Trigeminal Neuralgia FAQ


What are non-surgical treatments for trigeminal neuralgia?

Who is a candidate for trigeminal neuralgia surgery?
What types of surgery for trigeminal neuralgia are performed at UCSF?
     · Microvascular Decompression
    · Radiosurgery
    · Radiofrequency Rhizotomy
Are there any studies for trigeminal neuralgia ongoing at UCSF?

What are non-surgical treatments for trigeminal neuralgia?

The first line of treatment for patients with trigeminal neuralgia is always medication. Even minimally invasive surgery carries risks and should be considered a last resort.

The drugs most commonly used for treating trigeminal neuralgia are medications that were originally developed for the treatment of epilepsy.  However, this class of medications has been found to be quite effective in treating nerve pain, including TN, when taken on an on-going basis. The anti-convulsant most commonly prescribed for TN is carbamazepine (Tegretol®), which can provide at least partial pain relief for up to 80% to 90% of patients. Other anti-convulsants prescribed for TN include phenytoin (Dilantin®), gabapentin (Neurontin®), lamotrigine (Lamictal®), oxcarbazepine (Trileptal®), and topiramate (Topamax®). The muscle relaxant baclofen (Lioresal®) can also be prescribed, alone or in combination with other drugs.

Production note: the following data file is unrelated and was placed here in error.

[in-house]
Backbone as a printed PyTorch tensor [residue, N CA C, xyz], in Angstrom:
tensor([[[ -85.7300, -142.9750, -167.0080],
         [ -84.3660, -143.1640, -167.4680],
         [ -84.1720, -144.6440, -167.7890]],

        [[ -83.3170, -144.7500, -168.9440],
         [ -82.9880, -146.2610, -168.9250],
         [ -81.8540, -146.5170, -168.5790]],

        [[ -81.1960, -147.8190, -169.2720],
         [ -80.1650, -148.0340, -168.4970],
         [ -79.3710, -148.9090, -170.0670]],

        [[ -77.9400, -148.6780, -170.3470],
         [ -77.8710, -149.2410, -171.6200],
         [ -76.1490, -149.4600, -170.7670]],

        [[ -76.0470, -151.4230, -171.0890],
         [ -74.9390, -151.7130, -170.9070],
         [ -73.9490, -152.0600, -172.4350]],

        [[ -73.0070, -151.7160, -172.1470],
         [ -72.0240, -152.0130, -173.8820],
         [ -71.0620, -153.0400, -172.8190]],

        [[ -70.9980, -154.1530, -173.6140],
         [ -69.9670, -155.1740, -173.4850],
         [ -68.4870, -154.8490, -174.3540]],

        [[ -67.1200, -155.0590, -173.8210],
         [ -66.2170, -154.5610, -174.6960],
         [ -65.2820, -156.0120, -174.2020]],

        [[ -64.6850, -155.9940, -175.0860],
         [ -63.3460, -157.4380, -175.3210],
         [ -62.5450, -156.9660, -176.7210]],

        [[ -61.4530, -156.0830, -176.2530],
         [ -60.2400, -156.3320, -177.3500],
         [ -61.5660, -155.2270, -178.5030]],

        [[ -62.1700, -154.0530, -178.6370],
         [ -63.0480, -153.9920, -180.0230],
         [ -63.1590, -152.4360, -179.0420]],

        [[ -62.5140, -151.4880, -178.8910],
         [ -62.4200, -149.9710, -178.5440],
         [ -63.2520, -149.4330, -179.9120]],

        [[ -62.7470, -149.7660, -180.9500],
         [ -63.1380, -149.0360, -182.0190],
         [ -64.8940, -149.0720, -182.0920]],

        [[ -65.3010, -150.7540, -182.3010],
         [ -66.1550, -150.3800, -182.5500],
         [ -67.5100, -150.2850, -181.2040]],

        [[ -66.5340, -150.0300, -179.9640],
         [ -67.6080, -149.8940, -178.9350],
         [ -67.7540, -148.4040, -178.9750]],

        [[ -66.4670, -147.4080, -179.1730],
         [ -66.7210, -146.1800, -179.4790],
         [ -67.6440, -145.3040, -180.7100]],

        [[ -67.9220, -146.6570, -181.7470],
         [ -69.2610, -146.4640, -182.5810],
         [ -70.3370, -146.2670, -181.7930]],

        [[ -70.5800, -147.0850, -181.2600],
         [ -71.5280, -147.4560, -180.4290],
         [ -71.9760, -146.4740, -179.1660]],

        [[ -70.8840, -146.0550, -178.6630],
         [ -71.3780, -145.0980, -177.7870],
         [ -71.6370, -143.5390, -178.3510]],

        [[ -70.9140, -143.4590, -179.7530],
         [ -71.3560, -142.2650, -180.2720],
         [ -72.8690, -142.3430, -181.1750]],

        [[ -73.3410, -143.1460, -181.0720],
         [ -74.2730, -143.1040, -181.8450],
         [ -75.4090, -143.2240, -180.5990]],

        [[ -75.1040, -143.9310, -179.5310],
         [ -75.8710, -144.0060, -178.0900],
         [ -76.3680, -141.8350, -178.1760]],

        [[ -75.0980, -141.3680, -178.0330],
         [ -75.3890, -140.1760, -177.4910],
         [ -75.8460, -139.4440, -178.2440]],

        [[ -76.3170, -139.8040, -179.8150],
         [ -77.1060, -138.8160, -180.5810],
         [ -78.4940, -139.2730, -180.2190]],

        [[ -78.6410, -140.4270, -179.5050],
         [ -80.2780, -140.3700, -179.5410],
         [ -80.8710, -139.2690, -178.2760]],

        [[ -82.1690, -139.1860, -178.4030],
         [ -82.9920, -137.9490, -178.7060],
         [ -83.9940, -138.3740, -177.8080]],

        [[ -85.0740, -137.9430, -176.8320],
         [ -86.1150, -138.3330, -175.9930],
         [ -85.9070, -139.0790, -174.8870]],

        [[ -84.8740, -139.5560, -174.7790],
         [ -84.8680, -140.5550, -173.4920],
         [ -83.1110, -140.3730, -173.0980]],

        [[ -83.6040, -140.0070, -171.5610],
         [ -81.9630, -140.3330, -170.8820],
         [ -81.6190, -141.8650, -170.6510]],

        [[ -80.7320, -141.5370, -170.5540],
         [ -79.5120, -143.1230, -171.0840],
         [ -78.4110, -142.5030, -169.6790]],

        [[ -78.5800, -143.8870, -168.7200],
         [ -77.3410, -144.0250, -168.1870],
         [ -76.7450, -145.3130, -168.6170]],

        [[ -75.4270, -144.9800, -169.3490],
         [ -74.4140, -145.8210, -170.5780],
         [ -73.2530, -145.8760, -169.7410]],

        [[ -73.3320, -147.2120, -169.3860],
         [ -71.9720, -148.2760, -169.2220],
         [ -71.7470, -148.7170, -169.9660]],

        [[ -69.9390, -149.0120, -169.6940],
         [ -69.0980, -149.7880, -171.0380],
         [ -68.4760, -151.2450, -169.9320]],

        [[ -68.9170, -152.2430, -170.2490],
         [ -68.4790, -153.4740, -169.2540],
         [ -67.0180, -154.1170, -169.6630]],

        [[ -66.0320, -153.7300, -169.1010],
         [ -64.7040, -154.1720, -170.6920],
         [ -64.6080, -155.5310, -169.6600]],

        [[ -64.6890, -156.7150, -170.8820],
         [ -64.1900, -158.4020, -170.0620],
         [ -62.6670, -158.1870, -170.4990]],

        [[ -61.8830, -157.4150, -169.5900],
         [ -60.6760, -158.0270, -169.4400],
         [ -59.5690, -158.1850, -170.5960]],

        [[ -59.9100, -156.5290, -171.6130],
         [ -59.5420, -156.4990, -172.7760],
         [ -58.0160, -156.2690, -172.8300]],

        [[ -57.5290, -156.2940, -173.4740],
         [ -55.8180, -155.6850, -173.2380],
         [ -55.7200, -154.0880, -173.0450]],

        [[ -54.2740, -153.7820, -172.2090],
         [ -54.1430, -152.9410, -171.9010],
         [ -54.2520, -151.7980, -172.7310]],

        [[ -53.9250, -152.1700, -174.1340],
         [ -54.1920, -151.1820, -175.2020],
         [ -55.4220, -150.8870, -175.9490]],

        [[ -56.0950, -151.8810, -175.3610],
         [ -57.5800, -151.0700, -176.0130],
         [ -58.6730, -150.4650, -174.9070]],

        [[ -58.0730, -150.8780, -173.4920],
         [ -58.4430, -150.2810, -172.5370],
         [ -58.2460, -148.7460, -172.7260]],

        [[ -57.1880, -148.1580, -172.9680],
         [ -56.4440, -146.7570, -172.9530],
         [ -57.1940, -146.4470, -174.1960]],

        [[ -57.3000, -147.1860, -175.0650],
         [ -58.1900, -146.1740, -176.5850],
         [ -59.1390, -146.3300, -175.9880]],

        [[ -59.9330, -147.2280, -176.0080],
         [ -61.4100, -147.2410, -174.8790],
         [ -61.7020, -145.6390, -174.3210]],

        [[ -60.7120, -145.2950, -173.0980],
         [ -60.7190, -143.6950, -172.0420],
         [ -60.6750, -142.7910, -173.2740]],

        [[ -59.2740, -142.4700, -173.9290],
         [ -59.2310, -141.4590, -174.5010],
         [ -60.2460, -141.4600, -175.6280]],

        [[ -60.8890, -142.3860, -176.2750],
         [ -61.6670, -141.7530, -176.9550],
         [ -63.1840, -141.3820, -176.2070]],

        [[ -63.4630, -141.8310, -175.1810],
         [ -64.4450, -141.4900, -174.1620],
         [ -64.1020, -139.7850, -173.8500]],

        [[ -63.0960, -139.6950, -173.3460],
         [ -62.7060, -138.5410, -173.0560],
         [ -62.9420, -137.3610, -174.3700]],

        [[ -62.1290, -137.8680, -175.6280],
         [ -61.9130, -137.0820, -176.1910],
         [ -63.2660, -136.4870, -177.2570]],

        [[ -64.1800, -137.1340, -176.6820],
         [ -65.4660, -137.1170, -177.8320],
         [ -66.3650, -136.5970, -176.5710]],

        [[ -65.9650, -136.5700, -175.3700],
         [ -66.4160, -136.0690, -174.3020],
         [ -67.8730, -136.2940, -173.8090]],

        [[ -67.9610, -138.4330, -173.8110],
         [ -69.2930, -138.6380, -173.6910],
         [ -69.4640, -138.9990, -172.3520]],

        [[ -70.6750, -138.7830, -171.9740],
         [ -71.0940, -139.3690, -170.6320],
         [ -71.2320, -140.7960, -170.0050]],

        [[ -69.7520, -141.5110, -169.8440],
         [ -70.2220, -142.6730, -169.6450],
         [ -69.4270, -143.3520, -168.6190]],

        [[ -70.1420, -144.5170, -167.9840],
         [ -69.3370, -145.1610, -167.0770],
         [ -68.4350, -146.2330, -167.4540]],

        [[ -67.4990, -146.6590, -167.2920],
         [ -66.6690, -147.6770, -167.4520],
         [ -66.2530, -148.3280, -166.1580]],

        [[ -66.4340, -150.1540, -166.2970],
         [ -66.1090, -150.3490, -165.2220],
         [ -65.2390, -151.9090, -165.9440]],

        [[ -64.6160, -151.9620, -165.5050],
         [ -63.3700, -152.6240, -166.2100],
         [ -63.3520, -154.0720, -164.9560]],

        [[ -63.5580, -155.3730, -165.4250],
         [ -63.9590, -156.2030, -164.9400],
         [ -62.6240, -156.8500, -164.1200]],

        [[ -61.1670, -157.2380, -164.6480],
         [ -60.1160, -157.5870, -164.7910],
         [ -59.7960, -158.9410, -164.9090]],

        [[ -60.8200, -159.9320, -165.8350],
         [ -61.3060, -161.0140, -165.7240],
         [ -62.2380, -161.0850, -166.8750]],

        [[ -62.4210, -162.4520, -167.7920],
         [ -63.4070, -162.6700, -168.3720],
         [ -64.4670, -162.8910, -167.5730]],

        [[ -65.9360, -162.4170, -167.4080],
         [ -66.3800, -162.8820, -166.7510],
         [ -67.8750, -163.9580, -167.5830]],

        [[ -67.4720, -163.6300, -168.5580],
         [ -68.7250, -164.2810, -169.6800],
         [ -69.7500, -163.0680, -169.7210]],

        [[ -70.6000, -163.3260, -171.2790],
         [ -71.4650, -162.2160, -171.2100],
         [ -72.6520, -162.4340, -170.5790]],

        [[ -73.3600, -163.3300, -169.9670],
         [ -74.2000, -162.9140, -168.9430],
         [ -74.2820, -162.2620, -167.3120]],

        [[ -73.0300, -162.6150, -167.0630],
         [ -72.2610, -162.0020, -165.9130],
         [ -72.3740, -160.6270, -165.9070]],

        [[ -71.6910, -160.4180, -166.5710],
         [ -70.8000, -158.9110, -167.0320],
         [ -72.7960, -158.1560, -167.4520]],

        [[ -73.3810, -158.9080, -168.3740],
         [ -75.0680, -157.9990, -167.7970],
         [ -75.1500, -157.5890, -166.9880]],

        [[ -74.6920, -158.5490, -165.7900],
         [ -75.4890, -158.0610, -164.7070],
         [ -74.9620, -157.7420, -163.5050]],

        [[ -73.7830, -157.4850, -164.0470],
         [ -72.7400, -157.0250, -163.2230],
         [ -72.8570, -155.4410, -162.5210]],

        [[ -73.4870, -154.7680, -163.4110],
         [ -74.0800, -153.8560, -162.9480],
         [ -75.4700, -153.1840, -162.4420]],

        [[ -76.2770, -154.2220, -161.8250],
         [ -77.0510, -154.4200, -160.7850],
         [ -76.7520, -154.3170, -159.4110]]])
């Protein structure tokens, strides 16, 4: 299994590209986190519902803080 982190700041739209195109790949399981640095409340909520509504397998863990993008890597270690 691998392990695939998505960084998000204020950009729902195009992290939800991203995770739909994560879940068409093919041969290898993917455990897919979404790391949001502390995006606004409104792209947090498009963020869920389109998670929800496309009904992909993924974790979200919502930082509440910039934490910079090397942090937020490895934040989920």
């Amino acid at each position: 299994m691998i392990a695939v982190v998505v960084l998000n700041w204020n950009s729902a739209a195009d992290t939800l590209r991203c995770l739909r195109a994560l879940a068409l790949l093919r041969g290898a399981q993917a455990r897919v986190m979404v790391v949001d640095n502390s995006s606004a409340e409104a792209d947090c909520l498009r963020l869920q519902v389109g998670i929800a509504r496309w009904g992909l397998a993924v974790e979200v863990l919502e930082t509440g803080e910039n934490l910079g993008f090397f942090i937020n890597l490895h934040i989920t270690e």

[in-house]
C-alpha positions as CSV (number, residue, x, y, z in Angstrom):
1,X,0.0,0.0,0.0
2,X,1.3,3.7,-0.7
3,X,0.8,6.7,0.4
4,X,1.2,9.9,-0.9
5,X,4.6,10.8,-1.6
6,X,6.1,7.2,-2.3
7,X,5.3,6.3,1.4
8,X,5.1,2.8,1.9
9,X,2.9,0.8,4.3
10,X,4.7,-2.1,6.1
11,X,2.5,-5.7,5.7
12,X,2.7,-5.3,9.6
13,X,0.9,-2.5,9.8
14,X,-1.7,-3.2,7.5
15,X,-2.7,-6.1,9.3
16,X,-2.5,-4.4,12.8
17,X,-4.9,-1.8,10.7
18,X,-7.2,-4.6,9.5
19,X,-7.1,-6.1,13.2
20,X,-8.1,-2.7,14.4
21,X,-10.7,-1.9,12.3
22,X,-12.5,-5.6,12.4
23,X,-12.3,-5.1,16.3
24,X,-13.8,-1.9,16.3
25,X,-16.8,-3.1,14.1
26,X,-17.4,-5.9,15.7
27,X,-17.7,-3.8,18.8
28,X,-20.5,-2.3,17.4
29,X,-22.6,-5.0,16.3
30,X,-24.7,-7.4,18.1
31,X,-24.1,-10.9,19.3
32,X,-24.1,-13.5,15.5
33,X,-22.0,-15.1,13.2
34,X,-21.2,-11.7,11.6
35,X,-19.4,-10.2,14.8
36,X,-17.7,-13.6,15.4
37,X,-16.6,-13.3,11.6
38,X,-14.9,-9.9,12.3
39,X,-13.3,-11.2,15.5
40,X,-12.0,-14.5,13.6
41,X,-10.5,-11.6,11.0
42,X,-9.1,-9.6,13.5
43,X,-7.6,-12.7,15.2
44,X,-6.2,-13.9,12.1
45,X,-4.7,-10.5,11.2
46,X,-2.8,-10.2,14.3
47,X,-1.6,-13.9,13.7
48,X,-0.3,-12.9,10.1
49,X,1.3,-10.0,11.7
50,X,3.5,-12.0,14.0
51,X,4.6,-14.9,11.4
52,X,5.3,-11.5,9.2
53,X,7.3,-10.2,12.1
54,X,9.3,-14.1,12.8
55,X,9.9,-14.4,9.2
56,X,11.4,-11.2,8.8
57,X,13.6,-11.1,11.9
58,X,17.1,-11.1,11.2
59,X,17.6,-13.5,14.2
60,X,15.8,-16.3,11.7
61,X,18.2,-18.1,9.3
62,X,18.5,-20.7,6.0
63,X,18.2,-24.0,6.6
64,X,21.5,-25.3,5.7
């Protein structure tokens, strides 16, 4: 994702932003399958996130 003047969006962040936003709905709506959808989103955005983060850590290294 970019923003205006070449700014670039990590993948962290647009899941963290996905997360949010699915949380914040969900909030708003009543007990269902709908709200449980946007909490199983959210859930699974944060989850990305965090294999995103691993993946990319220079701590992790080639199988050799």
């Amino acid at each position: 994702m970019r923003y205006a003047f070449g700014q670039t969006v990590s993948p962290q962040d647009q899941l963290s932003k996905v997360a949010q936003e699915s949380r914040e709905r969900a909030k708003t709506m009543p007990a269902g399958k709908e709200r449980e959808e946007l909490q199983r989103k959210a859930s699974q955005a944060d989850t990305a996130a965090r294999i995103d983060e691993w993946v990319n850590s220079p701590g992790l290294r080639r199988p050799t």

Commonly experienced side effects of drug therapy for TN include dizziness, drowsiness, forgetfulness, unsteadiness, and nausea. In addition, carbamazepine and other drugs prescribed for TN do not always remain effective over time, requiring higher and higher doses or a greater number of medications taken concurrently, and some patients experience side effects serious enough to warrant discontinuation.

Who is a candidate for trigeminal neuralgia surgery?

Surgical evaluation for trigeminal neuralgia includes confirming the diagnosis of trigeminal neuralgia, reviweing a brain magnetic resonance imaging (MRI) scan to exclude other treatable causes of face pain, and evaluating the severity of the pain, the general medical condition of the patient, and the patient's preference for treatment goals versus risk aversion.

Trigeminal neuralgia surgery is reserved for people who still experience debilitating pain despite best medical management. Surgery for trigeminal neuralgia should never be attempted on patients with non-trigeminal neuralgia face pain or on atypical trigeminal neuralgia*; operations for these conditions have much lower success rates and in many cases can make the pain worse and/or cause aditional medical problems.

What types of surgery for trigeminal neuralgia are performed at UCSF?

Microvascular Decompression